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Book Review

Past, present, and future in the Eternal City

Anthony Doerr found Rome's contradictions compelling. Anthony Doerr found Rome's contradictions compelling. (Jerry Bauer)

Four Seasons in Rome: On Twins, Insomnia, and the Biggest Funeral in the History of the World
By Anthony Doerr
Scribner, 210 pp., $24

In early 2004, award-winning writer Anthony Doerr ("The Shell Collector") was doubly blessed. On the same day he and wife Shauna came home from a Boise, Idaho, hospital after the birth of twin sons, a letter arrived announcing that he had won a one-year fellowship at the American Academy in Rome. "Four Seasons in Rome" is a beautifully crafted memoir about Doerr's often confusing, always eye-opening experiences as a new parent in a strange, wonderful city.

Doerr, who initially speaks no Italian, gets off to a bad start. Confronted with the chaos of an Italian bakery in his first days in Rome, he is shell-shocked: "The crowd has driven me into a corner. Men who have just entered are getting their orders taken, passing bills forward." A perplexed Doerr flees the bakery without a single roll. Later, he goes into a grocery store seeking tomato sauce, but his Italian is so awful that he unknowingly requests "grapefruit sauce." The grocer looks at him quizzically and then hands over a jar of tomato sauce, which Doerr hungrily embraces.

If the author's Italian is hopeless, his English is not. He captures the wonder and madness that is Rome with prose as finely cut and sensuous as the finest Renaissance sculpture. Here's Doerr describing his neighborhood: "Trastevere is full of medieval houses and clotheslines and drinking fountains that appear to be permanently turned on. Little cars are parked in impossible places." When he buys vegetables at an outdoor market, Doerr vividly paints the scene: "Especially in wet weather the market is luminous: the air slightly smoky, the stalls seemingly huddled together against the chill, the emerald piles of spinach, the orange pyramids of carrots."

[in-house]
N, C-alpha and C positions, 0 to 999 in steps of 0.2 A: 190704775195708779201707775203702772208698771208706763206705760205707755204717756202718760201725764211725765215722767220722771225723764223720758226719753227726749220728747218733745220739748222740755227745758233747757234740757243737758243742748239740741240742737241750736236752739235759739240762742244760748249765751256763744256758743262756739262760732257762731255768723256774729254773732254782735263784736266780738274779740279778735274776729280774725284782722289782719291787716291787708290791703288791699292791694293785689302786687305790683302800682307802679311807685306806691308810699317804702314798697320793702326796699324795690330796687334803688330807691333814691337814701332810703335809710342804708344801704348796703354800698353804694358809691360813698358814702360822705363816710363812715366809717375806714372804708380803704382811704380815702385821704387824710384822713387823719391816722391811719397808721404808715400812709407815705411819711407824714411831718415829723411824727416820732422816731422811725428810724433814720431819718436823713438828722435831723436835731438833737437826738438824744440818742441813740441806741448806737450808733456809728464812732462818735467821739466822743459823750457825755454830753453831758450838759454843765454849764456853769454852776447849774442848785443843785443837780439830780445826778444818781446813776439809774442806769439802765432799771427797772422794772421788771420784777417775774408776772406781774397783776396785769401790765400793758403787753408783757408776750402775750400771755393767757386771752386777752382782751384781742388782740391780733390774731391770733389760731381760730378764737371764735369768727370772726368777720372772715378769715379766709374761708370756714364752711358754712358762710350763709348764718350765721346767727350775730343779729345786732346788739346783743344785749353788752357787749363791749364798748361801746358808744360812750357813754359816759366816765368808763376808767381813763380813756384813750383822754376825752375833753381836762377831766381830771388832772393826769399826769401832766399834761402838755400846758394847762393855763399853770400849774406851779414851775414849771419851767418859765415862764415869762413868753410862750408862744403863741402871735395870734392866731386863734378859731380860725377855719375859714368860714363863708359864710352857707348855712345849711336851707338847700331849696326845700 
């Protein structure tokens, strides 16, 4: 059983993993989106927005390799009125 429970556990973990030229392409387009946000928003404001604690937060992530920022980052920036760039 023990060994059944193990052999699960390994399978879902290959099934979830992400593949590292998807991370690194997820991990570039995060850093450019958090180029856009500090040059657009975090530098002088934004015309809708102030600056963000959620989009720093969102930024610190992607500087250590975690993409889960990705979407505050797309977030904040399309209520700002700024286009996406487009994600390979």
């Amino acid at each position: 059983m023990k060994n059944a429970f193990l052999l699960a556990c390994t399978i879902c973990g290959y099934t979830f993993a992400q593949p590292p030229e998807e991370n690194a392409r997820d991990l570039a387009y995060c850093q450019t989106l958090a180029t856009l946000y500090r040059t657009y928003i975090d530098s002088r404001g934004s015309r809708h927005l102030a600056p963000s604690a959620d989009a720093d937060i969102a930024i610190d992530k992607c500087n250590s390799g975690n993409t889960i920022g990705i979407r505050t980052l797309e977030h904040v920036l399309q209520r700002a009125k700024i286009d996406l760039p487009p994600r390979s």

Neither Doerr nor his wife gets much rest, mostly due to the erratic sleeping and feeding habits of their twins. The boys take their first steps in Rome; neighbors coo and dote on them whenever the family leaves the apartment. The memoir's most anxious moments come when Shauna gets sick and is rushed to a hospital. Doerr stays up late worrying about his wife's health, and wonders whether he's capable of raising the twins alone if she dies. These anxious moments will resonate with any parent.

Doerr tries to write fiction in Rome, but his progress is halting at best. When he travels to London and Amsterdam to promote his latest novel, he's more concerned with his role as a parent than his life as a celebrated author: "My heart is elsewhere. This, I suppose, is what it means to look after two babies: any attempt to make you feel as if you were at the center of something is hopelessly hilarious."

What Doerr ultimately finds compelling about Rome is its contradictions, its colorful blending of old and new, sacred and profane: "Something about this city exacerbates contrasts . . . a Levi's billboard rippling on the façade of a four-hundred-year-old church, a drunk sleeping on the tram in $300 shoes." After the death of Pope John Paul II (referred to in the book's subtitle), he notes street hawkers selling "John Paul dinner plates, John Paul T-shirts, John Paul heads molded from plastic."

Doerr does not pretend to understand the breathtaking beauty or proud history of Rome, admitting that one year is hardly enough to scratch the centuries-old surface. "I lived in Rome four seasons. I never made it through the gates between myself and the Italians. I cannot claim to have become, in even the smallest manner, Roman." Yet he has succeeded in writing a beautiful paean to Rome, a passionately rendered love letter that will appeal to anyone interested in the Eternal City.

Chuck Leddy is a freelance writer from Dorchester.